the summer, but at other times the air of the plateau is inconveniently dry.
A large part of the country is overlaid by the igneous rocks, of which trachyte, feldspar, porphyry, and amygdaloid basalt, are of most frequent occurrence. In the Sierra Madre the metamorphic rocks are common. Limestone is extensively quarried at Orizaba, and constitutes the greater part of the eastern branch of the Cordillera between San Luis Potosi and Monterey. The Cordillera, from Chihuahua on the north to Oaxaca on the south, contains very extensive deposits of gold, silver, iron, copper, and lead; and zinc, mercury, tin, platinum, and coal occur in a few places. The argentiferous veins constitute the principal part of the mineral wealth of the country. The silver occurs generally in the form of sulphides, in gangues of quartz, frequently in the metamorphic clay-slate, but sometimes in porphyry, as at Real del Monte, or in talcose slate, as in some mines at Guanajuato. Among the most remarkable mineral veins of the continent, after the Comstock lode, are the Veta Madre of Guanajuato and the Veta Grande of Zacatecas, which have been worked for about three hundred years.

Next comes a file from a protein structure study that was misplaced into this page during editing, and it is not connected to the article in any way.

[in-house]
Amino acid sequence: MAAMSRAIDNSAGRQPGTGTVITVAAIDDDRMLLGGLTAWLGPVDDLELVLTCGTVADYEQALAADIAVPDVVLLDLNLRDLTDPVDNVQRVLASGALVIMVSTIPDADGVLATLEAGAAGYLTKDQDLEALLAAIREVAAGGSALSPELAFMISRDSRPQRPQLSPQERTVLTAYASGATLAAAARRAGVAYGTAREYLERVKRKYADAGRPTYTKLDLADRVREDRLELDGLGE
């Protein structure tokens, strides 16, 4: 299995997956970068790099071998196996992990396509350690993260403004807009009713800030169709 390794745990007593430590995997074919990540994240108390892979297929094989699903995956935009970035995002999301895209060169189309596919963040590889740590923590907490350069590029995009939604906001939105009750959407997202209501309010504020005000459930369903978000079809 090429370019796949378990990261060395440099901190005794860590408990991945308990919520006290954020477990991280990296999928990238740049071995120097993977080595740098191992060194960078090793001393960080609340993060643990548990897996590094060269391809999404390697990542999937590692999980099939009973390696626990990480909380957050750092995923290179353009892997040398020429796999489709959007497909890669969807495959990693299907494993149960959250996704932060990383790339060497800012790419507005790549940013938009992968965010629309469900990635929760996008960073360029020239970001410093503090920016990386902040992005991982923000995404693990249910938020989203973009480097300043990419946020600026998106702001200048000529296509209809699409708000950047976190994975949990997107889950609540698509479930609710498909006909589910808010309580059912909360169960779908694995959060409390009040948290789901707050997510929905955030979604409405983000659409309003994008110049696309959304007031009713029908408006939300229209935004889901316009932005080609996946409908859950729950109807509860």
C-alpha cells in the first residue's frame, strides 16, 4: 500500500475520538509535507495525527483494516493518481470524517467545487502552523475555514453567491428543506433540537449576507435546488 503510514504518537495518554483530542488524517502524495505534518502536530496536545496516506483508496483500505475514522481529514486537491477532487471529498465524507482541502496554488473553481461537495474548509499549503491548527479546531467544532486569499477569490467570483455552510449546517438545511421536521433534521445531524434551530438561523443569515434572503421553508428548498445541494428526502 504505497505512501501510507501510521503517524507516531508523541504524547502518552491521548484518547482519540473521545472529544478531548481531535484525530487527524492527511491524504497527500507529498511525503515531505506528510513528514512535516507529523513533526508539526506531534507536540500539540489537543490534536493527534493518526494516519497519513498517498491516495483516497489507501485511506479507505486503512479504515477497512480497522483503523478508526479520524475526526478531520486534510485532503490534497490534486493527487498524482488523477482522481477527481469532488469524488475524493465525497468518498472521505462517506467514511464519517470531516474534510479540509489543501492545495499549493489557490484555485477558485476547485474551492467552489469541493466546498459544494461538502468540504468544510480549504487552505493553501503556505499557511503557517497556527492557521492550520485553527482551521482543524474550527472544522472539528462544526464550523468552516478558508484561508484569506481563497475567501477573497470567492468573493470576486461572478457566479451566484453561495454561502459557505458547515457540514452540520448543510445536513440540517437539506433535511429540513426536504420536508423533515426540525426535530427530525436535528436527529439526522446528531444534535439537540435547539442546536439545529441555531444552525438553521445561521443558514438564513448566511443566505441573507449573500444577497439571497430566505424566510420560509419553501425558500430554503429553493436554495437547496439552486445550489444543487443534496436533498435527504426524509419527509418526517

The next most important deposits are the immense beds of iron, chiefly in the form of the magnetite and hematite ores. The well-known Cerro del Mercado, in the State of Durango, has been estimated to contain sixty million cubic yards of iron-ore, which have a weight of five billion quintals, and give, according to an analysis by Mr. M. H. Borje, of Philadelphia, sixty-six per cent of pure metal. Lead-ores are abundant; copper is mined at various places; oxide of tin is found in veins and alluvial beds at Durango. Mercury occurs as cinnabar in several States; and zinc-ores, with platinum, antimony, cobalt, and nickel, in not large quantities, are found in Chihuahua. The principal coal-beds are in the States of Oaxaca, Vera Cruz, Mexico, Puebla, Nuevo Leon, Tamaulipas, and Sonora. The anthracite-bed recently discovered at Barranca, on the Yaqui River in Sonora, is probably the largest and richest deposit of coal in the republic. Lignite, or brown coal, occurs in many places, but is not used to any great extent. The demand for coal is, so far, much greater than the supply accessible to the railroads. Mining is still conducted by working on the old Mexican plan, and this system has been found, under existing circumstances, to be more economical and profitable than a system in which modern and improved methods are applied.
Some of the oldest mines in Mexico, many of which were worked before the Spanish conquest, are at Pachuca, in the State of Hidalgo. There are about one hundred and fifty of them, seventy-five of which are in the Real del Monte, affording an ore composed mainly of blackish silver sulphides. The ore is worked here, as at Guanajuato, by the patio process, which is illustrated in the accompanying view. It is first crushed by a revolving stone wheel, iron-tired, in a pit, at the